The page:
Bluemist Flower

Blue mistflower (Conoclinium coelestinum) is also known as hardy ageratum. This beautiful blue flowering native perennial is a prodigious bloomer with the staying power of eight weeks of flowers from late summer until frost. It is a valuable fall nectar source for butterflies and skippers, and other pollinators such as our native bees. The flower is in the composite family, but the flower head has only disk flowers and no ray flowers (petals). The flower can be blue, pink, purple, or white. Most sources say mistflower plants prefer moist, humusy soils that do not dry out in full sun to partial shade, although you can find a source that says they are drought resistant. I have it in both types of growing conditions, and it thrives in both. It never grows more than three feet tall and does well along ponds, in wildflower gardens, or naturalized areas. This is not a plant for a small space unless you are willing to maintain its size; it spreads by rhizomes and can double in size in a year. It is best to divide clumps in early spring, but you can divide it just about any time. If you find it too aggressive and moving into areas where you do not want it, dig it up and move it to another location or share it with a friend. Propagation by division is the easiest and quickest. Mistflower does produce viable seeds that require one-month cold stratification and need light to germinate. You can also take stem cuttings in June. Deer will munch on some flowers, but they do not eat all of them. For more information as well as suggested companion plants, see Conoclinium coelestinum (Blue Mistflower) ( If you enjoyed this post, please give us a thumbs up and feel free to share it.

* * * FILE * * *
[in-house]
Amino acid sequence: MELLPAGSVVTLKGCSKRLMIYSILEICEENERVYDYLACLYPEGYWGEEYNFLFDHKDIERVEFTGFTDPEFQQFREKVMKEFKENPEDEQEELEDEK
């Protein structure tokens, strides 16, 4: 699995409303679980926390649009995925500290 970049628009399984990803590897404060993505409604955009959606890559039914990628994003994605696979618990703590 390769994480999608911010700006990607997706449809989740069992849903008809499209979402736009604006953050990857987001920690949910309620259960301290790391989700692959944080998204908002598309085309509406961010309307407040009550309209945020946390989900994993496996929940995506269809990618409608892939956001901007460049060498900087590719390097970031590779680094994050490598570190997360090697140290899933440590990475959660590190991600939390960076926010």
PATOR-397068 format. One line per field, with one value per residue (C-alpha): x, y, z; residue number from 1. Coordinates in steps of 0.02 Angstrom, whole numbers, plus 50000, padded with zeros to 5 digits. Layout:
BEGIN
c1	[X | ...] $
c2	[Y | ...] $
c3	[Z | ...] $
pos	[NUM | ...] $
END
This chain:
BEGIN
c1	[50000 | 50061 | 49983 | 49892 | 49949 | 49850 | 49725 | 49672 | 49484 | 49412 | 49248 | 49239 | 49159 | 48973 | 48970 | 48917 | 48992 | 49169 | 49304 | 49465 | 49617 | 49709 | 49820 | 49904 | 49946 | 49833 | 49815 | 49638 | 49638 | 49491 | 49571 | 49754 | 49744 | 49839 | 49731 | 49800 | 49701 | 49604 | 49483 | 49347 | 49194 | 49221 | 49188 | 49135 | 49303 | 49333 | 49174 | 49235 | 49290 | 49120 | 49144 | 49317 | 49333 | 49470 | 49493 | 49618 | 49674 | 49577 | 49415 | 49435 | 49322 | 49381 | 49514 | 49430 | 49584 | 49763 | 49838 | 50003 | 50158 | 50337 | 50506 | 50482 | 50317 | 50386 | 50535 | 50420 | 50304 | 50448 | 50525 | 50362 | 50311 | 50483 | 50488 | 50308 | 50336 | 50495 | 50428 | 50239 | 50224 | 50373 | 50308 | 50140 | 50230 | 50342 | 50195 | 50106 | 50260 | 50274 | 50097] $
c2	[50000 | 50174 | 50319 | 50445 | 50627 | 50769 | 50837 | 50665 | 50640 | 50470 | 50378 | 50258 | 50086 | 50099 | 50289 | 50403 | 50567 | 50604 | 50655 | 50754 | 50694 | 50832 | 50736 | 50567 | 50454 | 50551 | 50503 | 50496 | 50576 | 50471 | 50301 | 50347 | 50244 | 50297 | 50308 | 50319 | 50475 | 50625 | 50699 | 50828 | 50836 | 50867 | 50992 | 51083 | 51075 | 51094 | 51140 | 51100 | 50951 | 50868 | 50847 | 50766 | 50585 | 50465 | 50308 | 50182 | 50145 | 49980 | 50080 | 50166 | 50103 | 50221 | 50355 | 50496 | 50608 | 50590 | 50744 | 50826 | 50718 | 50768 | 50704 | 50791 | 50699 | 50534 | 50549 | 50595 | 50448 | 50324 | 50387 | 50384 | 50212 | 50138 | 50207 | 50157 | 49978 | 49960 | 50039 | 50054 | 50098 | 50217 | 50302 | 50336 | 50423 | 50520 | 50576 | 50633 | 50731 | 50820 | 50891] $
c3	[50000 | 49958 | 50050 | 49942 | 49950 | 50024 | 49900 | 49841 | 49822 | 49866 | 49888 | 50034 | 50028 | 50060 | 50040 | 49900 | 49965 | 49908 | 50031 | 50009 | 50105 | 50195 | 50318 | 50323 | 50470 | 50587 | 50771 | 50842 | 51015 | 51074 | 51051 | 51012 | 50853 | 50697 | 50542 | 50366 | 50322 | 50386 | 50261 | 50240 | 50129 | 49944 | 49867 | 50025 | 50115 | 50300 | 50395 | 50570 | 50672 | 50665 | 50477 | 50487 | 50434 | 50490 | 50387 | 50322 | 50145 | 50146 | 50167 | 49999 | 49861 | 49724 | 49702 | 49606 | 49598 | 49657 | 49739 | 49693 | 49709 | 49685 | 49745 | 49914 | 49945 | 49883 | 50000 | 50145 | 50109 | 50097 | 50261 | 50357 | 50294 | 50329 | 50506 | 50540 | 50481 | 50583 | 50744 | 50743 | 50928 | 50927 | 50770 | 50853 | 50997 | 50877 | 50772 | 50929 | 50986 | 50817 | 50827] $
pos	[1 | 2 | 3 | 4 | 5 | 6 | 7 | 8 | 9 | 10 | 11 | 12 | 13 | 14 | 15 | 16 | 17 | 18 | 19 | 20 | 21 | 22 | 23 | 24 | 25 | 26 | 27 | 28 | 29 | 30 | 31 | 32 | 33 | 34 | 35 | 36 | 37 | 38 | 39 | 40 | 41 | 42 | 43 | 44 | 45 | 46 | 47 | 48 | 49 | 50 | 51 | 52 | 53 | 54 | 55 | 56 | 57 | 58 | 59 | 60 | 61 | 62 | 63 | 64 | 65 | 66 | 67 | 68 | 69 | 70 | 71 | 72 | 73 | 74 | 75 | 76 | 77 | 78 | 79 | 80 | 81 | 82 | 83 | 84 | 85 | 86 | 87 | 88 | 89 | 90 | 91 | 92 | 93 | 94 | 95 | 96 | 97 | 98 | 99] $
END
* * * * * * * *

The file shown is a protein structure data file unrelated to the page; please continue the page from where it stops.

No Mow Zone

“No Mow Zone” areas were established by Gwinnett Parks and Recreation three years ago in all county parks.  Part of their goal was to establish native plant growth and provide habitat birds, pollinators and critters.  At Bethesda Park, one of the areas was a grassy, lawn-like section on about a 45-degree slope from the walkway down to the lake behind Bethesda Senior Center. 

As a team of GCMGA members maintain the area around the Senior Center and the Butterfly Garden also behind the center, we decided to take the area on as a project to enhance the area with native flower seed, plants and grasses.  The area looks pretty ragged the first season and we heard quite a few negative complaints from the those who walked by.  We explained what we were doing when we had the opportunity and finally erected our own sign explaining the purpose of why the area wasn’t neatly mowed and cared for.  We added more seed and plants the second year.  We were thrilled to see so many dandelions as the first flowers for the pollinators.  Year two was much better looking.  Each workday started with a walk and look at the area, discovering newly flowering specimens every month.

Move forward to November 2021 – on a cold, drizzly day, the zone looked fabulous and we’re so pleased!  Even now, ageratum, goldenrod, daisies, and tiny asters are blooming.  The stone mountain daisies planted this year are thriving and some are blooming.  Thanks to Mary Ann, Carol, Jack, Bonnie, Nancy, Lois, Gaye, Linda and Becky for making this happen.

Summer 2021 “Bit of Dirt”

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Spring 2021 Newsletter

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